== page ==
Avoiding Tax Liability in Divorce
One of the potential landmines in your client’s divorce may be their joint tax return with their soon to be ex–spouse. Your client may claim that the spouse should be responsible for the taxes due. According to IRC Sec 6013(d)(3), if a joint tax return is filed by or on behalf of spouses, they are jointly and severally liable for the full amount. There are three exceptions that could release one spouse from liability. They are (1) if a spouse signed the return while under duress, (2) Innocent Spouse, and (3) Injured Spouse.
If one spouse signed while under duress, then there is no joint tax return and no joint tax liability. The return is adjusted to reflect only the spouse who voluntarily signed the return. It is not easy to prove that a spouse was under duress when signing. Especially since most returns are electronically filed. If there has been a history of mental and or physical abuse, then a spouse may be successful claiming duress.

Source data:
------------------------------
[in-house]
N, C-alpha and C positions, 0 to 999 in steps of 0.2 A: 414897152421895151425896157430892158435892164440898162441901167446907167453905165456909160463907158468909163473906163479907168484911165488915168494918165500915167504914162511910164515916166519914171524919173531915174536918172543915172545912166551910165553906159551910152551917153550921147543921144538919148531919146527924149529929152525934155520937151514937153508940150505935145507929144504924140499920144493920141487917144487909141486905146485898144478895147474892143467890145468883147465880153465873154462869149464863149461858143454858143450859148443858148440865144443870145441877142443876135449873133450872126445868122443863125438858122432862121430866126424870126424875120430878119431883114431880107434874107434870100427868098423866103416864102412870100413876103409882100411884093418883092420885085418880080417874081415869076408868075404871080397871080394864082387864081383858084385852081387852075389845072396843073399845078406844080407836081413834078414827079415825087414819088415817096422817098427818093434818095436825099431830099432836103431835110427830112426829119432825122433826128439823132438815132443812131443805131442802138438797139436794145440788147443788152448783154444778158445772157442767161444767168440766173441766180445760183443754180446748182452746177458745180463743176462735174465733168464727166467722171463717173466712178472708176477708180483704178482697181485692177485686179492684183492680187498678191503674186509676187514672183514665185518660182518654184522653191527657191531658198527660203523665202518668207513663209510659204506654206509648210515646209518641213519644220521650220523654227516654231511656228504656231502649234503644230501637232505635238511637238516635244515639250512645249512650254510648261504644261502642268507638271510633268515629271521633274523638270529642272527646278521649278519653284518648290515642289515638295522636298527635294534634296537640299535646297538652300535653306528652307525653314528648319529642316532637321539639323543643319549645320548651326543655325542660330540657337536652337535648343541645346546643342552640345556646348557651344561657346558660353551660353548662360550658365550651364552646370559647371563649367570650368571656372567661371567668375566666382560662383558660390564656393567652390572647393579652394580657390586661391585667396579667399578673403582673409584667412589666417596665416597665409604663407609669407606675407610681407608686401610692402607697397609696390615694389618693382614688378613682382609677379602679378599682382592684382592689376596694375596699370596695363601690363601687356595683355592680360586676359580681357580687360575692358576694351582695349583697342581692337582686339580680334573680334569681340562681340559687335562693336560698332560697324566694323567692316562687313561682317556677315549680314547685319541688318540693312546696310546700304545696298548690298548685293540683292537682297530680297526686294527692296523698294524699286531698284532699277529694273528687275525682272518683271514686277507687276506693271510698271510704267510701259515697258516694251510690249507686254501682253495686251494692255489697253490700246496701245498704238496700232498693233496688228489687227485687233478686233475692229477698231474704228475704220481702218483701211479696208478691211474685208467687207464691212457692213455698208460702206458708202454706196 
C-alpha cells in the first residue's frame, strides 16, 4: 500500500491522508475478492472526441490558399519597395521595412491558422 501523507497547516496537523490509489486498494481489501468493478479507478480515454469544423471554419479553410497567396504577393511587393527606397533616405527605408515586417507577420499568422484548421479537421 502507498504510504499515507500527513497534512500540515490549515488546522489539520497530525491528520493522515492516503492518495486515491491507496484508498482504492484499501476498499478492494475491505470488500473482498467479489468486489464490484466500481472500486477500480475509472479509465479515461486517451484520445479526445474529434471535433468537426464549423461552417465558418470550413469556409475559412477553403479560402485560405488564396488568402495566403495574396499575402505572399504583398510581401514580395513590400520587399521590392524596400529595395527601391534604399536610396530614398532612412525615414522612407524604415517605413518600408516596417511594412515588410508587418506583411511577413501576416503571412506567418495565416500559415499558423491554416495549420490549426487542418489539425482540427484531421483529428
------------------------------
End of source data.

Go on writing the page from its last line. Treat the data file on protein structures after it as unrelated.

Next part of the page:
One spouse may be released of tax liability if they can demonstrate that they are an Innocent Spouse. Innocent spouse relief may be granted when there is an understatement of tax which is attributable to the other spouse, and the requesting spouse did not know or have reason to know of the understatement.
Injured Spouse occurs when someone has their tax refund withheld to cover the tax obligations of their current or former spouse. This sometimes happens after a couple is officially divorced. An individual files as Single, expecting a refund, only to have it applied to the tax obligation of their ex–spouse.
The time limit for obtaining relief using these exceptions is generally short, so your client should take action as soon as possible.